“I knocked, I cried, she wouldn’t open up.” That is Wiktor’s torment. These lyrics begin Pawel Pawlikowski’s film Cold War and foretell the fate of Wiktor and Zula’s love. A love that never had a chance. Theirs is a war originating in Zula’s history. A history that spawned deep shame and distrust of love. Just when Wiktor thinks Zula’s let him in, she turns cold and runs away; or betrays him. Yet, because she too cannot stay away, their cycle of separations and reunions plays out over many years as, finally, Zula “puts the knife” into Wiktor’s heart. We watch...

Hanging himself wasn’t Jackson Maine’s fault. Nor was his drinking. Yes, his brother Bobby said to the heartbroken, Ally: “It was Jack; not you; not me; Jack and no one else.” But, that’s because he didn’t understand. And, really, Jackson had the right idea: “A song is only an octave. Twelve notes and it repeats. Over and over forever.” Yet, that’s not only what happens in a song; it’s also in the musical undertones that play inside a life; octaves of the past; singing their haunting song. Only sometimes you can’t hear the words; especially when your trauma is in...

It’s frightening how quickly freedom can disappear. We have to watch out for those complicated forces, in the outside world and living inside us, that want to deceive us if we aren’t aware. Cabaret is a powerful and disturbing illustration, plus a startling reminder, of the various ways these dangers lurk. Over Labor Day weekend, I saw a remarkable performance of Cabaret at the Celebration Theater at The Lex in Hollywood. Director Michael Matthews’ version of this well known and loved musical crosses all conceivable boundaries; anything goes. And, then, it doesn’t. If you’ve seen Cabaret, you know the play takes place...

Poor Phil Connors. He’s stuck repeating the same day over and over again. It’s been 25 years since Harold Ramis’ Groundhog Day hit the theaters for the first time. Hopefully, none of you have spent that long living the same day. But, we do have a thing or two to learn from Pittsburg weatherman Phil Connors’ very, very bad rut; the rut of a closed down, negative, self-absorbed, glass half-empty (and, let’s add, very scared of love) state of mind. That is until Rita Hanson (Andie MacDowell) comes along and shakes him up a bit. What does it really take,...

Steve Jobs is a brilliantly conceived and emotionally revealing film by screenwriter Aaron Sorkin and director Danny Boyle. According to both, this film is a human story not a biopic. I agree. As we get to know Jobs through the filmmakers’ eyes and Michael Fassbender’sperformance, we are taken into the heartbreaking roots of his controlling behavior. If we look closely at the effects of his earliest days, it’s possible to understand why some people use their intellect over feeling – to stonewall any recognition of the need to give or receive love. A Baby Film, of course, takes artistic license. I didn’t...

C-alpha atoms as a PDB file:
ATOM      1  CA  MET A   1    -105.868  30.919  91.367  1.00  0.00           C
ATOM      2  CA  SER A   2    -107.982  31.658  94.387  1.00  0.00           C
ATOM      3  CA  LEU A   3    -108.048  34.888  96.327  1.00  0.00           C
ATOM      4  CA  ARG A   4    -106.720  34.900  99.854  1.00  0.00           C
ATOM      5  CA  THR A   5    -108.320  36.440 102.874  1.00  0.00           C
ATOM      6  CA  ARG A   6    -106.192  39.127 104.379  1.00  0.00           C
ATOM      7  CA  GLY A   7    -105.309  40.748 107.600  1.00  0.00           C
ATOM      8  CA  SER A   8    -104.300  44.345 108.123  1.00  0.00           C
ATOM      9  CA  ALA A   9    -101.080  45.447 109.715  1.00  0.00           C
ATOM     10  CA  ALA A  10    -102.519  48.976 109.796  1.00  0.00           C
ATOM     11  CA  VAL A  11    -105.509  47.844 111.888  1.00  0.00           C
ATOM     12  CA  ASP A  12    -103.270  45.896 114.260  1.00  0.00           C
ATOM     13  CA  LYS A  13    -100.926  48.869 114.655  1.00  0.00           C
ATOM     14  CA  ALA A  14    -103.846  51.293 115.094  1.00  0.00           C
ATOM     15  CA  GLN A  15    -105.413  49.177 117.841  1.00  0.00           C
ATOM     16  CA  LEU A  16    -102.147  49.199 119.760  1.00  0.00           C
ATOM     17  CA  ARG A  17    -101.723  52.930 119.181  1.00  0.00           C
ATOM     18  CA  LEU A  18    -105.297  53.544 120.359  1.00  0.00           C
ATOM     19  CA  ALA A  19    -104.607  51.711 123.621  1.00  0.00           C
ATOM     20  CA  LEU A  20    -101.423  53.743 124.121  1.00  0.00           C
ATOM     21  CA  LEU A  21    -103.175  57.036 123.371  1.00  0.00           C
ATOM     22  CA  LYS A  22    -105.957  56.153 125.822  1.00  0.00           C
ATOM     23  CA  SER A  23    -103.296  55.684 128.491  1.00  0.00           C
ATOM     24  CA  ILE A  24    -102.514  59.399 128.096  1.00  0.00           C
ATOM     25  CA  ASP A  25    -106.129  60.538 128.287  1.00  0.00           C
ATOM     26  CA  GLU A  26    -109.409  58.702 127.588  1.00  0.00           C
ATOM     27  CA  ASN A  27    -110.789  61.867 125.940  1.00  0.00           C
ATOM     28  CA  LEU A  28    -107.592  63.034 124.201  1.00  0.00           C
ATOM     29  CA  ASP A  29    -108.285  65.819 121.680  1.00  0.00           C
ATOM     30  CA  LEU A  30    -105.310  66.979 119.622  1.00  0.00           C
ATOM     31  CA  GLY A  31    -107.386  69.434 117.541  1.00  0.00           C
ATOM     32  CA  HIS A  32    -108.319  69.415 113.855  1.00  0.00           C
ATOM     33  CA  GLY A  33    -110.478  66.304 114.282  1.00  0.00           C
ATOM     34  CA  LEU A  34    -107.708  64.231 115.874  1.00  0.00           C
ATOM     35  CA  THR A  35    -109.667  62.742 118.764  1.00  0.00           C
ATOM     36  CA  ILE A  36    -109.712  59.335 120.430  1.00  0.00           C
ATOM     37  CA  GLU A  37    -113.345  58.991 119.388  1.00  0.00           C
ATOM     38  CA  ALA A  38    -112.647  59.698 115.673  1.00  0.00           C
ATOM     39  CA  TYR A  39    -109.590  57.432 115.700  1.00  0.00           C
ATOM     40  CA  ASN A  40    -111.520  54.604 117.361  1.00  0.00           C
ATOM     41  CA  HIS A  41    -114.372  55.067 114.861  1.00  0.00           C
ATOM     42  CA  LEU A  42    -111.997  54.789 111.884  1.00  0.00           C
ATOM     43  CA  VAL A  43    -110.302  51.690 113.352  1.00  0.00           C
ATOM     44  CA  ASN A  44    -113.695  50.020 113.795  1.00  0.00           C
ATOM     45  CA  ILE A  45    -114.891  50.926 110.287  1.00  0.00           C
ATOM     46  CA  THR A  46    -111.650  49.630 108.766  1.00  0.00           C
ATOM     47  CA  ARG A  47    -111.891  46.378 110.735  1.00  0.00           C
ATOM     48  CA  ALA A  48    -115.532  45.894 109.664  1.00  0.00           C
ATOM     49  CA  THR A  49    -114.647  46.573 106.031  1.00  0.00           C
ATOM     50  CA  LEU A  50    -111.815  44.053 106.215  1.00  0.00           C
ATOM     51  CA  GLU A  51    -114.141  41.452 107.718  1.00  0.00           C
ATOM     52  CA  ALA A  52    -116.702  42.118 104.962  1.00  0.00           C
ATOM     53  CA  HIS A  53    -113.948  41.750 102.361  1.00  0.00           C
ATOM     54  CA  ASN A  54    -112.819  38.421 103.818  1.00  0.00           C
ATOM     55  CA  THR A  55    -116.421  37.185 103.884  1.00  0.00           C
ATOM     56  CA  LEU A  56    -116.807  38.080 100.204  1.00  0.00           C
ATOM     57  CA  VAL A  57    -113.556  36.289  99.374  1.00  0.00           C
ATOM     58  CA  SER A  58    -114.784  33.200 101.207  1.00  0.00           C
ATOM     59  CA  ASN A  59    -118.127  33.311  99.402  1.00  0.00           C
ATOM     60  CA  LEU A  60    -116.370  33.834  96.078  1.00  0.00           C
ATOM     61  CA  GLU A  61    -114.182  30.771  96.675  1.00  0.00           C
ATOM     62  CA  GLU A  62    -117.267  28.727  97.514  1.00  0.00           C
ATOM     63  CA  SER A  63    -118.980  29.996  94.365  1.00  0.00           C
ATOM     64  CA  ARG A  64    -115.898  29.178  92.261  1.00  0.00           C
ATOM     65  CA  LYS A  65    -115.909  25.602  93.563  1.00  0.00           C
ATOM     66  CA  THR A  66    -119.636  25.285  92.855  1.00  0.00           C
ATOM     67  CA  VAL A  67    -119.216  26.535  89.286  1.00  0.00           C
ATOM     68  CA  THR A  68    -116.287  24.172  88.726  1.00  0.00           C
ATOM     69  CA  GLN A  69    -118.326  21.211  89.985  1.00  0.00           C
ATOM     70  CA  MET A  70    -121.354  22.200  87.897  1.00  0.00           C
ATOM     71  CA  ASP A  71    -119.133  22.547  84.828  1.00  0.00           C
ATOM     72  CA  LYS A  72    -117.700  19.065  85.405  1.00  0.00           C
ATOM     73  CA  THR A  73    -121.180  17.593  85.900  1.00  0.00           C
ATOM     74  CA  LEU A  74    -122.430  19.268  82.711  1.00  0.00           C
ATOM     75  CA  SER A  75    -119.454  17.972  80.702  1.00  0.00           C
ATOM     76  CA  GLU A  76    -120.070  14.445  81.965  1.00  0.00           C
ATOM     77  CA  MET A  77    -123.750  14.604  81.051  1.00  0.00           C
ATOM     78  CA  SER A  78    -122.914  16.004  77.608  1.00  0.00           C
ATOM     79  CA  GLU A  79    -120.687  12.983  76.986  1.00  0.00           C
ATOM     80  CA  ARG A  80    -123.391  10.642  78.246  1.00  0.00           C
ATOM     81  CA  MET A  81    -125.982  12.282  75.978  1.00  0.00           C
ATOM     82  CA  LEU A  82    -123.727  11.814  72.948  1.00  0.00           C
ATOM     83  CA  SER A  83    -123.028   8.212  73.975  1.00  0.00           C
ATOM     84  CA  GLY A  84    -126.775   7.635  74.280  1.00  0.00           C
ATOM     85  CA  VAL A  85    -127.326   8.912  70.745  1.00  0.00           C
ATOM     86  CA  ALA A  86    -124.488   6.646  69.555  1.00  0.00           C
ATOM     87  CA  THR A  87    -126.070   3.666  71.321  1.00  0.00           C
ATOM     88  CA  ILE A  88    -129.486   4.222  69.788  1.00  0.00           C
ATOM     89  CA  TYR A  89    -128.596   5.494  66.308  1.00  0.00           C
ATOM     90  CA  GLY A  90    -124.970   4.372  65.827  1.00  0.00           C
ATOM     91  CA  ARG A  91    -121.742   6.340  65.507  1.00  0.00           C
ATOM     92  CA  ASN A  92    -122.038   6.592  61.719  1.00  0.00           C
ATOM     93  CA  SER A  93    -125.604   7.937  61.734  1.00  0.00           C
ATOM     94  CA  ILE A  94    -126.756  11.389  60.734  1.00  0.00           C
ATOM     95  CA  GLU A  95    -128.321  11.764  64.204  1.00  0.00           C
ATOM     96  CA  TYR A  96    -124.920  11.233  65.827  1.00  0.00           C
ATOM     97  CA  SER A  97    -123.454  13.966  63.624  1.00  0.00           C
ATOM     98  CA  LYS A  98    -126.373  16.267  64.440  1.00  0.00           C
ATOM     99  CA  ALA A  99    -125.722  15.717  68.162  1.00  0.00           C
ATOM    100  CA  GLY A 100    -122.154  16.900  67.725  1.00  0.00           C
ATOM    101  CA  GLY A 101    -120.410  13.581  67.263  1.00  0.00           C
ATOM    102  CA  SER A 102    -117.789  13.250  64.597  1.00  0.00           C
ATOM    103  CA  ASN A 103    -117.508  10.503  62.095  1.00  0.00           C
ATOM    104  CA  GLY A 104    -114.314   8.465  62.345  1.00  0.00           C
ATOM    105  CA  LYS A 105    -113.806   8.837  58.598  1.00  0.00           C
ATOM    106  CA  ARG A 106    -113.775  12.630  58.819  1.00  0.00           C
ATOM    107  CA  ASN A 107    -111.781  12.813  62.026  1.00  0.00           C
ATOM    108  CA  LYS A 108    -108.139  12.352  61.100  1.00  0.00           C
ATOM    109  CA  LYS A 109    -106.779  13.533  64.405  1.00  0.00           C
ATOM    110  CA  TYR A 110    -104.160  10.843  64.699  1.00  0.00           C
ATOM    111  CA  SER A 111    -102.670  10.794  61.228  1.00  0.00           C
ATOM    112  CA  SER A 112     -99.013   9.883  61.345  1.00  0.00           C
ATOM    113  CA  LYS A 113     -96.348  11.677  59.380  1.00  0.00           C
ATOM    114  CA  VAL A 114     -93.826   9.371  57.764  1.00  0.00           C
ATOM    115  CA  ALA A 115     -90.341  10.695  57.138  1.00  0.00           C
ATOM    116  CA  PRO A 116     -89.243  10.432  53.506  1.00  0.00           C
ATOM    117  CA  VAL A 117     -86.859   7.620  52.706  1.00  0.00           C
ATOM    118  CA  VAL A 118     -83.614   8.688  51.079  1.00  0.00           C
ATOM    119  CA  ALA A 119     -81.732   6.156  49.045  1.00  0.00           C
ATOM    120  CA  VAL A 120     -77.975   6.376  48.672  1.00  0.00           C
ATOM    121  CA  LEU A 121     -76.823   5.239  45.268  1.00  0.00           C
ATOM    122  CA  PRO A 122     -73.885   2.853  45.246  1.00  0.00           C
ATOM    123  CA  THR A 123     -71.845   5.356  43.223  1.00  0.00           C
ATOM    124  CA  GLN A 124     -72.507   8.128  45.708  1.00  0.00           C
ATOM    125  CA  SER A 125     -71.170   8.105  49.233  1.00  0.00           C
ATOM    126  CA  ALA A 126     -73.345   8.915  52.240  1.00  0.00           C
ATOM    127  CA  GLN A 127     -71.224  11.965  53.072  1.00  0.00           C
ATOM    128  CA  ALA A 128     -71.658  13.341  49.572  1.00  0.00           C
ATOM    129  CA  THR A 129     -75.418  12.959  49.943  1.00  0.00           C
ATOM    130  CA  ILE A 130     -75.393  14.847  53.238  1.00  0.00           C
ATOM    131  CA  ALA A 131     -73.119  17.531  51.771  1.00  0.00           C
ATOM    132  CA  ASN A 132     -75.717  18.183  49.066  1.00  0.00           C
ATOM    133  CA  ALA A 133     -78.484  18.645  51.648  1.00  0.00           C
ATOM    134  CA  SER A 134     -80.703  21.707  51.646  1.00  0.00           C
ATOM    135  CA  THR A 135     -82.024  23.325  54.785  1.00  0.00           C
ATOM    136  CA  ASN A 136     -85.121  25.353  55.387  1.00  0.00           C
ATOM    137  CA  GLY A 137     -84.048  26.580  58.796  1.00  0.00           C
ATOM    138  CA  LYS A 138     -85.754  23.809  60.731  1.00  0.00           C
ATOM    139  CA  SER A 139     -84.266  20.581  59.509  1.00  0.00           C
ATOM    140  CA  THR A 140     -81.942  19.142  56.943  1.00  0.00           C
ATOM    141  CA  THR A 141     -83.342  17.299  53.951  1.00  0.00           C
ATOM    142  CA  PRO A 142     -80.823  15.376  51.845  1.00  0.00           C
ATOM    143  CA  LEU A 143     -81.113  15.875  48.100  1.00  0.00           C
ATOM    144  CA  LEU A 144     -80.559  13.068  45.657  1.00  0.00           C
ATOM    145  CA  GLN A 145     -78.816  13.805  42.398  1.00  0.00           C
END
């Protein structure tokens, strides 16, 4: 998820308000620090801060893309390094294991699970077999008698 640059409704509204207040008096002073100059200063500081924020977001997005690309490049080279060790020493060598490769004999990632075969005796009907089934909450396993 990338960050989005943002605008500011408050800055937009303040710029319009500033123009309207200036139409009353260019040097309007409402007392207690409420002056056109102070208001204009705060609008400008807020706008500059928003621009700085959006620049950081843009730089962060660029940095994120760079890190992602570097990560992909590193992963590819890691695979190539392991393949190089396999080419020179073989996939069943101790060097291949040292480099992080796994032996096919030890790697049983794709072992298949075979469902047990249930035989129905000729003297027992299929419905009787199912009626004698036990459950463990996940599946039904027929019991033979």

I’m not shocked by much – but UnREAL’S Episode 3, Mother, disturbed me. Rachel’s mother is clearly trouble. And, she’s a psychiatrist. Bad combination. I was left thinking about how deeply mothers affect their children. How mothers can make or break a child’s confidence and psychological stability. We don’t have to wander very far to discover the origins of Rachel’s capacity to use, manipulate, turn against, and tear down the women on UnREAl’s Everlasting; and, just as tragically, herself. Yet, in spite of what seems obvious, there are complicated psychological reasons for why Rachel (Shiri Appleby) does what she does. I’ll...

Spoiler Alert: Some Plot Details Revealed Cruelty comes in different forms. We can’t escape the obvious in BENT: the unimaginable inhumane cruelty of The Nazi Party towards Gays and Jews. Yet, we see more than the Nazi’s cruelty in this brilliantly acted, honest, heart wrenching, and inspiring play (written by Martin Sherman and directed by Moises Kaufman >now playing at the Mark Taper Forum ). We see other kinds of cruelty as well. Cruelty directed towards someone else when you’re scared to love. Cruelty aimed at yourself when you can’t accept who you are. BENT, set in 1934 Berlin where many were...

“Manipulative” is a throw away description that never tells the whole story. Piper may be manipulative, but really she’s desperate for love (and scared of it). Wily ways to get what she wants, even out and out lies, might seem the best way to go. Especially since openness doesn’t work so well with her mom and dad. In the first 5 episodes of Orange Is The New Black’s Season 3; we see the emotional costs of Piper’s hurt. Piper (Taylor Schilling) tries to be tough but she’s far from it. As Season 3 begins, Piper is struggling with whether or not...